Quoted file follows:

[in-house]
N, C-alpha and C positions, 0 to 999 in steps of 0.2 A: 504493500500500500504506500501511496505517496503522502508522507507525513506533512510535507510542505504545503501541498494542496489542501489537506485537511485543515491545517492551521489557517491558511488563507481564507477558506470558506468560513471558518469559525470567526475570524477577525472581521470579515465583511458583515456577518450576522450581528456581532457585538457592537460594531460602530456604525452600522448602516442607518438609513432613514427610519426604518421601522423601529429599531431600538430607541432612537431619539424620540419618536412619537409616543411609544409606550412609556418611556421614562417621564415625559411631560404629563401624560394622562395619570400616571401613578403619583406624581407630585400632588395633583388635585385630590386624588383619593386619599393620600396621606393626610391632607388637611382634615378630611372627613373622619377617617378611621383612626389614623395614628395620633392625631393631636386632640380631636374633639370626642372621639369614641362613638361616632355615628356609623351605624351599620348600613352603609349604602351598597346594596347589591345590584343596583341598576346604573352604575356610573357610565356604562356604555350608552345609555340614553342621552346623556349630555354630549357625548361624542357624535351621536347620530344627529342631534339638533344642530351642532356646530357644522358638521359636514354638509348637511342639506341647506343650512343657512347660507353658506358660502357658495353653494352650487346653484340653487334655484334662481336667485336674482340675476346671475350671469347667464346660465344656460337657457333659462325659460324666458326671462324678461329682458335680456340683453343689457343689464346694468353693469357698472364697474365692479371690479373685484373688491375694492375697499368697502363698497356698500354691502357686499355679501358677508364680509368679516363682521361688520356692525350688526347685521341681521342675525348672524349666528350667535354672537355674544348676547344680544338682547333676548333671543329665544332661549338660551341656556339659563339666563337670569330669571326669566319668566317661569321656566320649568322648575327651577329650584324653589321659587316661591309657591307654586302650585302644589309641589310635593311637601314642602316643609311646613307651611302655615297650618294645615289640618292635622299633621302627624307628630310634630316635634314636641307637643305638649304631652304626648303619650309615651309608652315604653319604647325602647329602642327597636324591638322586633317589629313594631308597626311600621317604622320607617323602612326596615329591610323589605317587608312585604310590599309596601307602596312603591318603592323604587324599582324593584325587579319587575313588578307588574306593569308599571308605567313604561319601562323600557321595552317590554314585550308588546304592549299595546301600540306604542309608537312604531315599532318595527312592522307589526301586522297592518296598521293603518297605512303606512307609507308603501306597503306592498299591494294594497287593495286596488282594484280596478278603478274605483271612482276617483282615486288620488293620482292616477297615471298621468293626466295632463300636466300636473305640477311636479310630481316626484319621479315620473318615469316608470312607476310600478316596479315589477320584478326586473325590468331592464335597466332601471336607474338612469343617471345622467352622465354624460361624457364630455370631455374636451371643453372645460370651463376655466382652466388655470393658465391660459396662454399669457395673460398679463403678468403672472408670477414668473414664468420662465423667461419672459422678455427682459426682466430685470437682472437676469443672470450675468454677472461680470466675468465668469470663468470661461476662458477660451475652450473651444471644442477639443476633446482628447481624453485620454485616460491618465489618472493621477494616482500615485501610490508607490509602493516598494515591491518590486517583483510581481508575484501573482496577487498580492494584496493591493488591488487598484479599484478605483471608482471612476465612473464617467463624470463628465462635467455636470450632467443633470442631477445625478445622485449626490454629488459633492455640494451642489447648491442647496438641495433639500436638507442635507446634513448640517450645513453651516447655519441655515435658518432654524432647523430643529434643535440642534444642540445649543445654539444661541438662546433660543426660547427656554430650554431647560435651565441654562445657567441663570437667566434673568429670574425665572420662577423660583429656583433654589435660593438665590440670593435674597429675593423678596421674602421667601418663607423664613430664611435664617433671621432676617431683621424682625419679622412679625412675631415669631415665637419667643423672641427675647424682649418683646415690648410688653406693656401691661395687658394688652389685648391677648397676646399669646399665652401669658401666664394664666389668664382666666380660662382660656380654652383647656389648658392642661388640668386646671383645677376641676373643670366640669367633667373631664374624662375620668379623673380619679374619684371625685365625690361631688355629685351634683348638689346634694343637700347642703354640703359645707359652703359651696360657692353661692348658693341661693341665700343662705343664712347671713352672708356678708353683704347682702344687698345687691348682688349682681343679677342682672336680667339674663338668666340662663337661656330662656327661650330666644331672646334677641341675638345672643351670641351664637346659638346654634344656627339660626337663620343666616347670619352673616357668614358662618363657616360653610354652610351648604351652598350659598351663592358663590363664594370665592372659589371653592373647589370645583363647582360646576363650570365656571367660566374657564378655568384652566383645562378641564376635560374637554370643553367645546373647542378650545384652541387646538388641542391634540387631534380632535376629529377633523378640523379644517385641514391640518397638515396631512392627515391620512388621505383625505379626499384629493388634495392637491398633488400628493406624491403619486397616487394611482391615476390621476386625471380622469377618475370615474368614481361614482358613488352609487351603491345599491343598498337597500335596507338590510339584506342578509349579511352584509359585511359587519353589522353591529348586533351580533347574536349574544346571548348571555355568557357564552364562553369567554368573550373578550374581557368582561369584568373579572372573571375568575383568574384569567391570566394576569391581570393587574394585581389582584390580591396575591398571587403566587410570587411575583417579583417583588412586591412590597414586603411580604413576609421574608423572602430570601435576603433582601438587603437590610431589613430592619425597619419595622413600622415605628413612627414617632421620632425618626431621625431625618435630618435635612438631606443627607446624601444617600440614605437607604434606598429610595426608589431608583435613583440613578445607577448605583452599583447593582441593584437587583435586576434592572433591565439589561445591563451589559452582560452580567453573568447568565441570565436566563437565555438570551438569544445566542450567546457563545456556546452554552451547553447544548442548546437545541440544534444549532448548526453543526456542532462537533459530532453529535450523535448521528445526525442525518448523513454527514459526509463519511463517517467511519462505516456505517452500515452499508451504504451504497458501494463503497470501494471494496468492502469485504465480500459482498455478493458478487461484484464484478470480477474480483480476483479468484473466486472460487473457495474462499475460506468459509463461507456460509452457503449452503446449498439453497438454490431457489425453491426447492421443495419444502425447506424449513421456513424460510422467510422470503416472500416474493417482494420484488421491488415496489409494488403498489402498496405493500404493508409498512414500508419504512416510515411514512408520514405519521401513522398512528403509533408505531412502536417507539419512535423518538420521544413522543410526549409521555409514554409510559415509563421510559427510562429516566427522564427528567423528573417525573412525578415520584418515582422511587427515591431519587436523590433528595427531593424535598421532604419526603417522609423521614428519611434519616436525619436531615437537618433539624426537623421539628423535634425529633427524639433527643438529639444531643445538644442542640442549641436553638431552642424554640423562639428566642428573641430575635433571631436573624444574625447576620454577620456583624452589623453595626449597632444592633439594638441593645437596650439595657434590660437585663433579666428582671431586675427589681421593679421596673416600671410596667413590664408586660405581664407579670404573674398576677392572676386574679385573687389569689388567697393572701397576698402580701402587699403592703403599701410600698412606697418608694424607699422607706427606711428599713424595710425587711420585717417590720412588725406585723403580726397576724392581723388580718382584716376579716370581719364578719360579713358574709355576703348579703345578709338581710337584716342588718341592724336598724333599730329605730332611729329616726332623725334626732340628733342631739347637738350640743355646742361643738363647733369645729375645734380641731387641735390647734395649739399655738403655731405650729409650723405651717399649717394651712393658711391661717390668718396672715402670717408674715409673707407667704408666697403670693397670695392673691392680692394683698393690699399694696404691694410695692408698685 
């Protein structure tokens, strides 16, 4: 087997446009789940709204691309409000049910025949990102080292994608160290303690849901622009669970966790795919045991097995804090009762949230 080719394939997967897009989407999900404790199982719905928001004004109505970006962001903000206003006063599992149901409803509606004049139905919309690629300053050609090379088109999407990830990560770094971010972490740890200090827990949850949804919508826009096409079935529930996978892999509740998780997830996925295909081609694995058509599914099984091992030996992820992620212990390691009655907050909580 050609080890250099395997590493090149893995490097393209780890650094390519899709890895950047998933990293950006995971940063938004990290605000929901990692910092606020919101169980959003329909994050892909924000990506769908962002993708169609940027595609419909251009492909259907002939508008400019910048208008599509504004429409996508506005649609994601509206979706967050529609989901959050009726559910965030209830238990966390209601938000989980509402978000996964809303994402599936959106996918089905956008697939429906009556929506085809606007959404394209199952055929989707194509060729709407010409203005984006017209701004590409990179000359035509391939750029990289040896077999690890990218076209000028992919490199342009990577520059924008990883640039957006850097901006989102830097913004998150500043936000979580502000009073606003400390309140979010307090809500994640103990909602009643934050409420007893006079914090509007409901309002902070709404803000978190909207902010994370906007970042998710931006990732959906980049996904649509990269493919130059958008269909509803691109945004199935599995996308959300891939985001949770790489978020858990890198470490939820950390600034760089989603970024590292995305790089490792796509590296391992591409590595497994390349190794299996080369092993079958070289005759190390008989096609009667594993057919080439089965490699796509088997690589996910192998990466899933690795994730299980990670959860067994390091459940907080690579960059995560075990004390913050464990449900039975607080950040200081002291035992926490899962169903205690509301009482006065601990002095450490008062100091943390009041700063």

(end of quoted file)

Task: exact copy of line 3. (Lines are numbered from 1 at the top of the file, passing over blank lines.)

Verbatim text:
């Protein structure tokens, strides 16, 4: 087997446009789940709204691309409000049910025949990102080292994608160290303690849901622009669970966790795919045991097995804090009762949230 080719394939997967897009989407999900404790199982719905928001004004109505970006962001903000206003006063599992149901409803509606004049139905919309690629300053050609090379088109999407990830990560770094971010972490740890200090827990949850949804919508826009096409079935529930996978892999509740998780997830996925295909081609694995058509599914099984091992030996992820992620212990390691009655907050909580 050609080890250099395997590493090149893995490097393209780890650094390519899709890895950047998933990293950006995971940063938004990290605000929901990692910092606020919101169980959003329909994050892909924000990506769908962002993708169609940027595609419909251009492909259907002939508008400019910048208008599509504004429409996508506005649609994601509206979706967050529609989901959050009726559910965030209830238990966390209601938000989980509402978000996964809303994402599936959106996918089905956008697939429906009556929506085809606007959404394209199952055929989707194509060729709407010409203005984006017209701004590409990179000359035509391939750029990289040896077999690890990218076209000028992919490199342009990577520059924008990883640039957006850097901006989102830097913004998150500043936000979580502000009073606003400390309140979010307090809500994640103990909602009643934050409420007893006079914090509007409901309002902070709404803000978190909207902010994370906007970042998710931006990732959906980049996904649509990269493919130059958008269909509803691109945004199935599995996308959300891939985001949770790489978020858990890198470490939820950390600034760089989603970024590292995305790089490792796509590296391992591409590595497994390349190794299996080369092993079958070289005759190390008989096609009667594993057919080439089965490699796509088997690589996910192998990466899933690795994730299980990670959860067994390091459940907080690579960059995560075990004390913050464990449900039975607080950040200081002291035992926490899962169903205690509301009482006065601990002095450490008062100091943390009041700063």